12. Dec 9, 2013 #11


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    Possibly they would miss some GE classes? A lot of EP BS are core physics + a minor in an engineering trade. EP at UCSD is basically physics with less wiggle room for upper division electives since you pick a minor in some engineering field and have to do those design classes. Its pretty much a pipeline to get a Applied physics Doctorate, or so I keep hearing from students.

    How much of that is bull, I don't know, but I do know I've seen them in E&M2. They also keep telling me to go AP haha, but that's a discussion for another time.

    So will it hurt over a physics degree? I don't know, I'd have to see the course list since I assume there is some variance between schools. You should be able to apply straight away to a physics phD depending, speak to someone at your school-like your professors.


    So I got curious and actually googled it, here is UCSD's EP program,

    Thir major provides a strong background in physics and mathematics, and it is intended for students interested in applying theory to applied problems in acoustics, optics, continuum mechanics, and materials science. This program is administered in cooperation with the Department of Physics. The structure of the program is very similar to that of electrical engineering except the depth requirement includes seven courses and there are only five electives.
    Please note that all admitted students are placed in the pre-major and must complete screening requirements for admission to the major.
    Lower Division (70 units): Math 20A-B-C-D-E-F, Physics 2A-B-C-D-2DL, Chem 6A, ECE 15, 25, 30, 35, 45, 65
    Breadth Courses (28 units): ECE 100, 101, 102, 103, 107, 108, 109
    Design Course (4 units): ECE 111 or 118 or 155B or 155C or ECE 191 or ECE 190, or 193H (Honors Students Only)
    Depth Courses (28 units): Phys. 110A, 130A-B, 140A, Math 110A, ECE 123 and 166; or ECE 135A and 135B; or ECE 182 and (181 or 183)
    Elective Courses (16 units): 1 Technical (engineering, physics or math) Elective and 3 Professional Electives

    So ignore my anecdotal ramblings above, that wasn't quite the whole truth.

    OP, is this remotely like your program? Seems EE is pretty heavy for the program here, which makes sense. Also the physics are upper division experimental Mechanics, Quantum, and statistical physics. I'm not sure how they got into E&M2, they must have finagled something, or some how took upper e&m1 with an elective to spare. Really, the only thing my physics BS differs is more freedoms in physics selection, extra classes and opportunities to take grad level classes. I don't see how a EP wouldn't make a great experimentalist. Since the OP is talking about theoretical, I'd advise switching majors if your courses are thusly focused.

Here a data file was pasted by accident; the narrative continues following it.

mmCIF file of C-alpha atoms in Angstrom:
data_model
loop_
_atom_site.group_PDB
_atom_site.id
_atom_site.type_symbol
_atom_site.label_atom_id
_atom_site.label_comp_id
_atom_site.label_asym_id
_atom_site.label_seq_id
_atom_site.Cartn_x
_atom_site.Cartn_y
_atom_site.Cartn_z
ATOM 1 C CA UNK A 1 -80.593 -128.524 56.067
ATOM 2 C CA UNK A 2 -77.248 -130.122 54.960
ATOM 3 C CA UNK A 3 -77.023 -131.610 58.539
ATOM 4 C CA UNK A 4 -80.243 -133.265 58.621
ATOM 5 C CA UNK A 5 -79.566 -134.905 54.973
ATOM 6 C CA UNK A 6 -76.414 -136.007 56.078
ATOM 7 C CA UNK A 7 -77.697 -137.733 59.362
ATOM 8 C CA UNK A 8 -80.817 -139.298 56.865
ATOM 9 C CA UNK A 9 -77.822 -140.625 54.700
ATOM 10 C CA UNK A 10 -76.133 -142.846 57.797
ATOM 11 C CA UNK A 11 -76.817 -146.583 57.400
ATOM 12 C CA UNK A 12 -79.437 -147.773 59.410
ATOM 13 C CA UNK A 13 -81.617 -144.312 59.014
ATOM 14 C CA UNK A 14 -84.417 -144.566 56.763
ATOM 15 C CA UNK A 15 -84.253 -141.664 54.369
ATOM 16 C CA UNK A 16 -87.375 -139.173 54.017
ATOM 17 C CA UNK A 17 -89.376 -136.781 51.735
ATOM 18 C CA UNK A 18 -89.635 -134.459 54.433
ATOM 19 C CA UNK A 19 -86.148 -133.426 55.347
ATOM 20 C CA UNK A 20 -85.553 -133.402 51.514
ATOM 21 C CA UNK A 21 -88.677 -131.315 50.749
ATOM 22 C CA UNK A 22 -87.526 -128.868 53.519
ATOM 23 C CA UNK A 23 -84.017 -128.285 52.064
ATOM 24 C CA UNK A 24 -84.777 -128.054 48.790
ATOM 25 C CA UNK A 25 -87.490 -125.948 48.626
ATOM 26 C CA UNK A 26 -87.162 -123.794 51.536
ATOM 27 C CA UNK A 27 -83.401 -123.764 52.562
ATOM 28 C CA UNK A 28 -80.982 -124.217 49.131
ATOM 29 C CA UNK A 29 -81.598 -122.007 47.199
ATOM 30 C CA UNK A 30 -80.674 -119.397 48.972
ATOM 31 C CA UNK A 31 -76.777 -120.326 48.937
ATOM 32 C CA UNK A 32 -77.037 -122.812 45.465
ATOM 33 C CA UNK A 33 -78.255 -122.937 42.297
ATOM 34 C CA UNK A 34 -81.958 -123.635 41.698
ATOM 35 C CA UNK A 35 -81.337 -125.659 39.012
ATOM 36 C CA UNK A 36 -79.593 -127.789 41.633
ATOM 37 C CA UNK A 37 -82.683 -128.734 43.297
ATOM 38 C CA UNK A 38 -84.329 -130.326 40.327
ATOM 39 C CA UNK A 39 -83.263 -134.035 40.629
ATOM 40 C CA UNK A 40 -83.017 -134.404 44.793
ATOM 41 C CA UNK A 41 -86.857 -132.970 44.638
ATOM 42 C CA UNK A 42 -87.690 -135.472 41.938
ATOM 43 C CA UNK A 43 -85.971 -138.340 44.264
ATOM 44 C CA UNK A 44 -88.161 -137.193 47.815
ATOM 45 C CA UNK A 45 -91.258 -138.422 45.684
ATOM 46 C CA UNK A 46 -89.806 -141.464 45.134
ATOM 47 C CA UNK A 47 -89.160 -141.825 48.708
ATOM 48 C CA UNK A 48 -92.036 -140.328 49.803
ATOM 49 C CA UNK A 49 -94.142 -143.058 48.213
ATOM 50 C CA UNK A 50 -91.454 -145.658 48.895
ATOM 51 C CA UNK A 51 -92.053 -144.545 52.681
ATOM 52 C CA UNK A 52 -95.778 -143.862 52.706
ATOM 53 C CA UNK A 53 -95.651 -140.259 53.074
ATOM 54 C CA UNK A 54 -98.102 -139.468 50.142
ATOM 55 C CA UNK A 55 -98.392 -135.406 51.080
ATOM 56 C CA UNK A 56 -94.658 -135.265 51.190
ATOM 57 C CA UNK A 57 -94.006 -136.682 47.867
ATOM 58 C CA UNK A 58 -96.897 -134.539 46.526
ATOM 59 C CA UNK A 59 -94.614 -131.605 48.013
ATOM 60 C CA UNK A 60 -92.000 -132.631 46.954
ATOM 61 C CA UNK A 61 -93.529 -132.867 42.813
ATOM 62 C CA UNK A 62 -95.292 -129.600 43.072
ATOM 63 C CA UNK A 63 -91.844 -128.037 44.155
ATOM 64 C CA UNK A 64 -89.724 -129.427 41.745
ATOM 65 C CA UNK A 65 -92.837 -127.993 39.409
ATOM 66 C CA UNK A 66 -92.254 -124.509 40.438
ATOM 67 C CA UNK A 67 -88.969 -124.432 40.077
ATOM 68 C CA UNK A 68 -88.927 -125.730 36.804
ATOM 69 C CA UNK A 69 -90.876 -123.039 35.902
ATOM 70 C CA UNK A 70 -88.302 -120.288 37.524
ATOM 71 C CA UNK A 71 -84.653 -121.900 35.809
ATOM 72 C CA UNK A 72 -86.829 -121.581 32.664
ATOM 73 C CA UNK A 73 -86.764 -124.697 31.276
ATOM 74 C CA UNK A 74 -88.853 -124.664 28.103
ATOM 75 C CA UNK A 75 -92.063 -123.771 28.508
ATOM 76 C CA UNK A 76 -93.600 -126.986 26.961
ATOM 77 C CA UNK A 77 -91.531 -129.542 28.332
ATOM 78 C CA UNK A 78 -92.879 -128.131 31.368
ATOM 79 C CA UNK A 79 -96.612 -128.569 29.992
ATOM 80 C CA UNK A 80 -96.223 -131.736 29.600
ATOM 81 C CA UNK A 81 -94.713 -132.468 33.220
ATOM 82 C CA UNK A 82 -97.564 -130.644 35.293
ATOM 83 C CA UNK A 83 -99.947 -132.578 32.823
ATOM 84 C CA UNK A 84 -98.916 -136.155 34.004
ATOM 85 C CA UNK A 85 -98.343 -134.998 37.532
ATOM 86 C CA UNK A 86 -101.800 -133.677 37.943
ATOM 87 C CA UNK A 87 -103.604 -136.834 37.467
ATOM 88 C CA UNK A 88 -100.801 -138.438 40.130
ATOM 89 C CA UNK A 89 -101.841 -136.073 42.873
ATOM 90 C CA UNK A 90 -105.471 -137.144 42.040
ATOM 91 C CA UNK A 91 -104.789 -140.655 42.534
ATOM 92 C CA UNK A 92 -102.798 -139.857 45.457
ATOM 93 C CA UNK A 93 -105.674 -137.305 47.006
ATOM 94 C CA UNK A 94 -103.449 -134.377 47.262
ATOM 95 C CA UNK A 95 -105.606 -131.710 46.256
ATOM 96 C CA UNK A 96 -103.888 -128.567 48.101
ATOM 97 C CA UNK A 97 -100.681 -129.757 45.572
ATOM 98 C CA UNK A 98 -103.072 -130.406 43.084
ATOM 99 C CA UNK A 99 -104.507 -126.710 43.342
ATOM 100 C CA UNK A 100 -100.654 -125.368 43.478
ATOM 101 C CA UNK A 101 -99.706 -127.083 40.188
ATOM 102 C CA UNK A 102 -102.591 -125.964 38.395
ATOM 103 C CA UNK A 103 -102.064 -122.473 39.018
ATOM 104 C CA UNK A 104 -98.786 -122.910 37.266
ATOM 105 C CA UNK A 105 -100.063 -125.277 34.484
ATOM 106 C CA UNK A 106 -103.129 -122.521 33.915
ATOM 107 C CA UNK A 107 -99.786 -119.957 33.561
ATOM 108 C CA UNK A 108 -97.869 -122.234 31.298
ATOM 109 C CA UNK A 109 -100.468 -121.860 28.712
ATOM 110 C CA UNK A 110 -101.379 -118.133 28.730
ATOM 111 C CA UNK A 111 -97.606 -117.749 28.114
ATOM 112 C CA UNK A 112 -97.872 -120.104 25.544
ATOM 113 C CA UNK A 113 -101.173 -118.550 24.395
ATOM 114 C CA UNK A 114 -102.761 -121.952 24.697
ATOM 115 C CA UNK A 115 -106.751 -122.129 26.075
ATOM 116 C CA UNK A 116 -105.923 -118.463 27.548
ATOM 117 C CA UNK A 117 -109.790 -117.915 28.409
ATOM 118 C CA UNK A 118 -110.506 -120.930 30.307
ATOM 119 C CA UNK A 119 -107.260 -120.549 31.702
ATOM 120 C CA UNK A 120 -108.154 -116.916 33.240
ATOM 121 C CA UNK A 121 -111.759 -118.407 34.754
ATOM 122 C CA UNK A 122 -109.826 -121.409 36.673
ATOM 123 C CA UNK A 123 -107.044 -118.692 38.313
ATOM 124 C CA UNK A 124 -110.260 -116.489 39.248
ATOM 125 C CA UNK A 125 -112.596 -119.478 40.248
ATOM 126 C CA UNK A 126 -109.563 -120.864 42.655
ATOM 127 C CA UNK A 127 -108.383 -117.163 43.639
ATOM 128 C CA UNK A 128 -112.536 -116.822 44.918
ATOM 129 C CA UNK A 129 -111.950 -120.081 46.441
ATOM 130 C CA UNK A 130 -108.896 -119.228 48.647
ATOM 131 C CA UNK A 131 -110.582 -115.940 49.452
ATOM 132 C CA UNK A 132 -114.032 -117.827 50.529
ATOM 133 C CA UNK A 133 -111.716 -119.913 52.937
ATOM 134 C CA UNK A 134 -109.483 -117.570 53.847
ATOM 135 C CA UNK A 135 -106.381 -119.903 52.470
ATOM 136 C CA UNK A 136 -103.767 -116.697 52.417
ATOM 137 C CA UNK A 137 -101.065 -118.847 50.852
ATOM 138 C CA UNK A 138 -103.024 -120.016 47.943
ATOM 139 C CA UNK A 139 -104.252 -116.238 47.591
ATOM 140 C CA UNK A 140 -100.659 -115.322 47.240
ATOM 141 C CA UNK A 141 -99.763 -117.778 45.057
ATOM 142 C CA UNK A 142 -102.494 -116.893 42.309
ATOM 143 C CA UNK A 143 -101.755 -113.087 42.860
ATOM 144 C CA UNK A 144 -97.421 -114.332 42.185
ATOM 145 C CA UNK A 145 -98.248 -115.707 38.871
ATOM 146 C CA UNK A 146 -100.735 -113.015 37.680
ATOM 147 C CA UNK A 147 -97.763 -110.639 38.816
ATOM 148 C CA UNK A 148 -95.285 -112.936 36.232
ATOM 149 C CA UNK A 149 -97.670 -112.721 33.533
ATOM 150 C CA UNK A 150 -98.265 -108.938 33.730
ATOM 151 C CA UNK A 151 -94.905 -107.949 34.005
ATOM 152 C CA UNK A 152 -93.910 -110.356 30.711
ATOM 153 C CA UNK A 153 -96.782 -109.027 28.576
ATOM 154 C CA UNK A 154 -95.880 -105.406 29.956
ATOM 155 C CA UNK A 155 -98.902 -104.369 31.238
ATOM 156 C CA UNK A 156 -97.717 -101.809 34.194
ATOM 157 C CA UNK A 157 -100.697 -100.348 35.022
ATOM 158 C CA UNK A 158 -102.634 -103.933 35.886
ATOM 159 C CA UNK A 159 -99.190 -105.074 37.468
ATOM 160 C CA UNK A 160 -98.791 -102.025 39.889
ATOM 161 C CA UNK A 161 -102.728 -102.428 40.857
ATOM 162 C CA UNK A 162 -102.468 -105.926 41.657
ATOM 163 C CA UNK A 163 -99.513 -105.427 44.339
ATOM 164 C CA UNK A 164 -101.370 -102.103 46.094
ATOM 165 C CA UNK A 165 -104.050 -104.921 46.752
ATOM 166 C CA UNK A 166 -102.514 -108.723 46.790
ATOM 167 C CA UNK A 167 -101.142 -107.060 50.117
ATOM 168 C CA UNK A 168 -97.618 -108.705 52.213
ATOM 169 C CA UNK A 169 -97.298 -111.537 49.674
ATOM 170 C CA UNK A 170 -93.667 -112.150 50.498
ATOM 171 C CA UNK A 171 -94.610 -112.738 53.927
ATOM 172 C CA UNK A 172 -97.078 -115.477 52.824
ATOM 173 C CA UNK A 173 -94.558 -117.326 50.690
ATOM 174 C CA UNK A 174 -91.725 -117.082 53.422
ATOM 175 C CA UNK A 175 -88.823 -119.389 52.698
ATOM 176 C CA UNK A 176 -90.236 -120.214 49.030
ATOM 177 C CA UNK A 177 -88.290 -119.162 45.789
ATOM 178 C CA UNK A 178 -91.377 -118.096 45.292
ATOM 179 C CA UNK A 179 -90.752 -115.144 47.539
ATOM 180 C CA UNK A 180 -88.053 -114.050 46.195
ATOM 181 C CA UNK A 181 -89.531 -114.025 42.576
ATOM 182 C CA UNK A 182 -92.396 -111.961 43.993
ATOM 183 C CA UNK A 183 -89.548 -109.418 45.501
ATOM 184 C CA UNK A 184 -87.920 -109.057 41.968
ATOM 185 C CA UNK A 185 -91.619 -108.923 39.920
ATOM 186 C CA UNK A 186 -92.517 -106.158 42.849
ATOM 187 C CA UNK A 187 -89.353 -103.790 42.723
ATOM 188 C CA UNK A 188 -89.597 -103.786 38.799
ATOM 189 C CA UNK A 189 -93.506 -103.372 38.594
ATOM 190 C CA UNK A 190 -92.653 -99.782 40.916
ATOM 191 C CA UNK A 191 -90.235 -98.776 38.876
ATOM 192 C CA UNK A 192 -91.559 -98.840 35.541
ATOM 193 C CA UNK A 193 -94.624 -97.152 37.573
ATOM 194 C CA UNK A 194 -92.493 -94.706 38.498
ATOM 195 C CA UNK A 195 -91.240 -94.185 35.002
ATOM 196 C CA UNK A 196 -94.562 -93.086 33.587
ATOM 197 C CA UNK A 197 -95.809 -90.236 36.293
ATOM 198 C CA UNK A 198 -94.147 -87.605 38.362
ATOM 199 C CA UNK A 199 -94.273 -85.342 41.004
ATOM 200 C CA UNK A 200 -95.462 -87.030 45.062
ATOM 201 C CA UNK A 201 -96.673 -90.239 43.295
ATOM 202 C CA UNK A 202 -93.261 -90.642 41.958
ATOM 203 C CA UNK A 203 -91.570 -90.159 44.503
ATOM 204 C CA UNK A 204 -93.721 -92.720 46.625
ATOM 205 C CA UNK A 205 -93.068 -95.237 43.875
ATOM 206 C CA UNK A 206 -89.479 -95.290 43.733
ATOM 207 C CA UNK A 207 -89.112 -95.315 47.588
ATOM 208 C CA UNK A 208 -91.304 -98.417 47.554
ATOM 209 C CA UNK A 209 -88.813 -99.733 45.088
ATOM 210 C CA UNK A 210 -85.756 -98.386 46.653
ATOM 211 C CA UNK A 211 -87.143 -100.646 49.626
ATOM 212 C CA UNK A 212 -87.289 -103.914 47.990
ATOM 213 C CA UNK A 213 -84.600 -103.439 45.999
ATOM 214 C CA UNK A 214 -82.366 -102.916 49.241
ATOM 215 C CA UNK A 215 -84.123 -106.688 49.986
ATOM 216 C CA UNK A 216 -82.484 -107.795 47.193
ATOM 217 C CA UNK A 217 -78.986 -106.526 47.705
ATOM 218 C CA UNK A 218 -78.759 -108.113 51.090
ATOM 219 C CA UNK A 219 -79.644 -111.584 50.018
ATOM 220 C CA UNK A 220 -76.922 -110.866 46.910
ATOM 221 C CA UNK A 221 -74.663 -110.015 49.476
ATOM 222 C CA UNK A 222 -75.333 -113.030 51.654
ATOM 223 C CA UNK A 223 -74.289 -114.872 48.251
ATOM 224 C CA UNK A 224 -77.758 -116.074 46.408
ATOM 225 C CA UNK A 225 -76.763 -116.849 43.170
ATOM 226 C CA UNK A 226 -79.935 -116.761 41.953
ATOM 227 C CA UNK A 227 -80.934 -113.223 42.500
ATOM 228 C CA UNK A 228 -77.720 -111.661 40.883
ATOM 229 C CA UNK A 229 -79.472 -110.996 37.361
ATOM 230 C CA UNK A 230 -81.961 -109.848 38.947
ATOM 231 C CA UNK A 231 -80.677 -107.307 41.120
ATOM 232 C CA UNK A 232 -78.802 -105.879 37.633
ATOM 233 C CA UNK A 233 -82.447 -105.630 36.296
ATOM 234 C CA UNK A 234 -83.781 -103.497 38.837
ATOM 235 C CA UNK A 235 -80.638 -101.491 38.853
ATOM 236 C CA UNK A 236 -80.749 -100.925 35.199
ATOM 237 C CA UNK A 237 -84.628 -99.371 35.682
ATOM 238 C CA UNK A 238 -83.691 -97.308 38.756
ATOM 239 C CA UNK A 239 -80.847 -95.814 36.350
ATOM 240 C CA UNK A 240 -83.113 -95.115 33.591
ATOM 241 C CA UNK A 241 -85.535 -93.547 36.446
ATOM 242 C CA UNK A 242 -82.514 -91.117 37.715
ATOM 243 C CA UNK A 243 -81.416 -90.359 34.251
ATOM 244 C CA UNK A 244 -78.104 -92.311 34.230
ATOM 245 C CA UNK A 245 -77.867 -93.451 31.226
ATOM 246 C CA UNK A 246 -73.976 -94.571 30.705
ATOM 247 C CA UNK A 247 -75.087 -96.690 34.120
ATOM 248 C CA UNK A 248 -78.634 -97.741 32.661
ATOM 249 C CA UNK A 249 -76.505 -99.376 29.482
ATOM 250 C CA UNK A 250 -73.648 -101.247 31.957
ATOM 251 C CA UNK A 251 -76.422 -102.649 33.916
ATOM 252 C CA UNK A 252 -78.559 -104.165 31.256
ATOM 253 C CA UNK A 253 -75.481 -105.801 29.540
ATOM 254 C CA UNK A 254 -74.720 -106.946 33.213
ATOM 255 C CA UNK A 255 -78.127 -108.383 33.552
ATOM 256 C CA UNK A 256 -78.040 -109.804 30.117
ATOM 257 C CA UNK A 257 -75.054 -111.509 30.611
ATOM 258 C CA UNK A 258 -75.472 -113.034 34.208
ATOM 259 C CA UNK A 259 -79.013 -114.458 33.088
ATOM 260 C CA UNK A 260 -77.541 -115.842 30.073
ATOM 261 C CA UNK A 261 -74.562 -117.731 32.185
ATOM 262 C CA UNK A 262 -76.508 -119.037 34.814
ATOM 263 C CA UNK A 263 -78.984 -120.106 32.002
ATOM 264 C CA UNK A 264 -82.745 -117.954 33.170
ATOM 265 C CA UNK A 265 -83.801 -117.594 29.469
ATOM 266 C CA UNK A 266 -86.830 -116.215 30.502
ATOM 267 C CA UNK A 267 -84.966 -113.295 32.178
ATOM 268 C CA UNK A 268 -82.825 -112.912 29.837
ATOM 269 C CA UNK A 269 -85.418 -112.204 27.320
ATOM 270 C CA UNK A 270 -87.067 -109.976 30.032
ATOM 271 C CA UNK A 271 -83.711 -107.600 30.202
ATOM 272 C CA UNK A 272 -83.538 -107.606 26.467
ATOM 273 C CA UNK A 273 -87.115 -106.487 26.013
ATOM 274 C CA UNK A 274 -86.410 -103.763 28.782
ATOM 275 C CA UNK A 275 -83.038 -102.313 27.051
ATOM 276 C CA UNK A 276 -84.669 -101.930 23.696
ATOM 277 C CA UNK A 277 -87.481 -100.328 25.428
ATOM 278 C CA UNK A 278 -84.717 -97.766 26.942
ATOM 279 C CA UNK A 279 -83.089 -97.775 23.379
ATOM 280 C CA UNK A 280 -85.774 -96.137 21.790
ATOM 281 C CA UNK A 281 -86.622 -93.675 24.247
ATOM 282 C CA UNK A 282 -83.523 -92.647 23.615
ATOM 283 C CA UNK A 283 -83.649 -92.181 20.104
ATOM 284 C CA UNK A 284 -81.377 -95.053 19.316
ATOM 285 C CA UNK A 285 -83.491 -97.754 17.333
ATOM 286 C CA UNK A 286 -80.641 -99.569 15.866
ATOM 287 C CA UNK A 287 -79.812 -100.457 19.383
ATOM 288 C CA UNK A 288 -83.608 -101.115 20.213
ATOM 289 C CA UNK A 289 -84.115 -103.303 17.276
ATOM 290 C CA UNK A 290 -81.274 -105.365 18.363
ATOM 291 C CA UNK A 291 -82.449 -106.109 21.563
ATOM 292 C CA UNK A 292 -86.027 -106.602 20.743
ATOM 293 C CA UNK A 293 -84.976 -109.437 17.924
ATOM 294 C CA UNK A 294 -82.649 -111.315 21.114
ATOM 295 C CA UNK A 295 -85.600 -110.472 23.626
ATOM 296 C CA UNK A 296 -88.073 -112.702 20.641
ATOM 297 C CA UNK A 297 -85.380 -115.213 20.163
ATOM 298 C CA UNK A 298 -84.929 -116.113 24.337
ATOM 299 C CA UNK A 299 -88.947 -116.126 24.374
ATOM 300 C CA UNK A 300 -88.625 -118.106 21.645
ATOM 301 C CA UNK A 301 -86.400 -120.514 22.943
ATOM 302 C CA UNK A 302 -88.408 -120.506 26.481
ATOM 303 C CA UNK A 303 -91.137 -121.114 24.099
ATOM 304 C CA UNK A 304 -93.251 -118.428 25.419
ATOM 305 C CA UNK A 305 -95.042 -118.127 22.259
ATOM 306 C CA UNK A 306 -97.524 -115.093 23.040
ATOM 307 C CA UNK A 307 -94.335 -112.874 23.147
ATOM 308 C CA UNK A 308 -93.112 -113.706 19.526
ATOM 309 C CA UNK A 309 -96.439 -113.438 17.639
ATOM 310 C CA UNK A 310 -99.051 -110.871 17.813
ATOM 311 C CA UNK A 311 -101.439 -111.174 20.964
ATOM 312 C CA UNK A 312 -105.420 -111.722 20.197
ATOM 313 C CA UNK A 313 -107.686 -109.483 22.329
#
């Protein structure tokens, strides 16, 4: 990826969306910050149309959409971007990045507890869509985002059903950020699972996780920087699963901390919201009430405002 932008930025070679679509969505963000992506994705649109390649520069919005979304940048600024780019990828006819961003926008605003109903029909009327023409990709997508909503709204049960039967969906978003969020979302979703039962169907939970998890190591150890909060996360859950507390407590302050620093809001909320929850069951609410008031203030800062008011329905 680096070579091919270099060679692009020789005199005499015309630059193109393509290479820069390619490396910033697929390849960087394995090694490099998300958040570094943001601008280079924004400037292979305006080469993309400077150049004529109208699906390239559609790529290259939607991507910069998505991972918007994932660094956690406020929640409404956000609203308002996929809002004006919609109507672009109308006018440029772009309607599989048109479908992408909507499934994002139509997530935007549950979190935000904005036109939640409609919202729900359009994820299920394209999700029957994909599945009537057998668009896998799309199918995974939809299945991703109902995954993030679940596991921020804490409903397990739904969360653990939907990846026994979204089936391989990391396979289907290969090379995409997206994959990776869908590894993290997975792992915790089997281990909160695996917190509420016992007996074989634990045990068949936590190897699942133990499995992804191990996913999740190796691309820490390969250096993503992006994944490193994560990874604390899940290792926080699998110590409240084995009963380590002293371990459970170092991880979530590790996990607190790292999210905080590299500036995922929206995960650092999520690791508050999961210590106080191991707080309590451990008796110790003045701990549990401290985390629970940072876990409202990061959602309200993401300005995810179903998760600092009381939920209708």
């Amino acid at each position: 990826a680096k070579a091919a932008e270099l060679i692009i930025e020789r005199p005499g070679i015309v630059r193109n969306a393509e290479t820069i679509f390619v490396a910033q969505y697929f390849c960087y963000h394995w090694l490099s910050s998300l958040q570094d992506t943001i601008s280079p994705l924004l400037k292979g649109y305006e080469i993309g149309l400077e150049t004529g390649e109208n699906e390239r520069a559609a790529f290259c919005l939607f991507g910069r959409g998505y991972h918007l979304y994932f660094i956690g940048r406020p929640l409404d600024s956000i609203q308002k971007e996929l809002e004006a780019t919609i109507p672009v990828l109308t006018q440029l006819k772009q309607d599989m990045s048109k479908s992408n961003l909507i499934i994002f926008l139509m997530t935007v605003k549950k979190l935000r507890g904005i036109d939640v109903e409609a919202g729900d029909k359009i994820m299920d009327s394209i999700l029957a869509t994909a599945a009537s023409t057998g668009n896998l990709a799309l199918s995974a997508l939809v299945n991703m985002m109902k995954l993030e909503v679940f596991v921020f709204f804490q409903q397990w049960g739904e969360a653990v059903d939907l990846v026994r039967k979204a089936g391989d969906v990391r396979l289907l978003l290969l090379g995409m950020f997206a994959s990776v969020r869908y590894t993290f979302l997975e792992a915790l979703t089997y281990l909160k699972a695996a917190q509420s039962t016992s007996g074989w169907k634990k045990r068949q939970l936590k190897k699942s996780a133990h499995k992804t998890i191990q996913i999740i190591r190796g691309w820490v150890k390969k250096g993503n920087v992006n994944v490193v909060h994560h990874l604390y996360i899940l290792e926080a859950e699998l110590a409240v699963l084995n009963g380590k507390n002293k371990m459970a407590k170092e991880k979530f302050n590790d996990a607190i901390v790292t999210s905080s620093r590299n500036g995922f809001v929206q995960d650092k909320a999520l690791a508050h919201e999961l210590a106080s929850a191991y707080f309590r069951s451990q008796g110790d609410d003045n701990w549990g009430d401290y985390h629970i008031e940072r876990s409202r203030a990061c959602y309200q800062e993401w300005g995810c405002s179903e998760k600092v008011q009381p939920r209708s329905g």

Last edited: Dec 10, 2013
  13. Dec 10, 2013 #12
    At my school EP is the most of the core physics curriculum plus a minor in engineering. What kind of engineering? Your choice, they all supplement physics well (and in the case of aero/mech, expand on physics by including lots more fluid mechanics).

    EP requires (besides the usual intro stuff) two semesters of upper division classical mechanics, one semester each of upper division quantum and e&m, two laboratory physics classes, and then you have some wiggle room on your remaining physics requirements. Stat mech is the only "core" upper division physics class that is not a requirement for EP, but anybody going to grad school for physics takes it. You can take honors equivalents if you want, better prep for grad school.

    At my school and other good EP schools in the US and Canada, both EP and physics prepare you for graduate school in physics adequately. Me and other EP majors at my school do physics research, win scholarships (including the Goldwater, Churchill, and Rhodes), and do competitive REUs abroad, and go to top grad schools for physics. EP in no way is a setback for a would-be physicist. In fact I believe that every physicist from my school who either got the Churchill, Goldwater, or won the Nobel in physics, were EP majors and not physics majors. EP shows that not only can you handle the physics courseload, but you can handle engineering as well. This is especially good if you want to be an experimentalist, I suppose.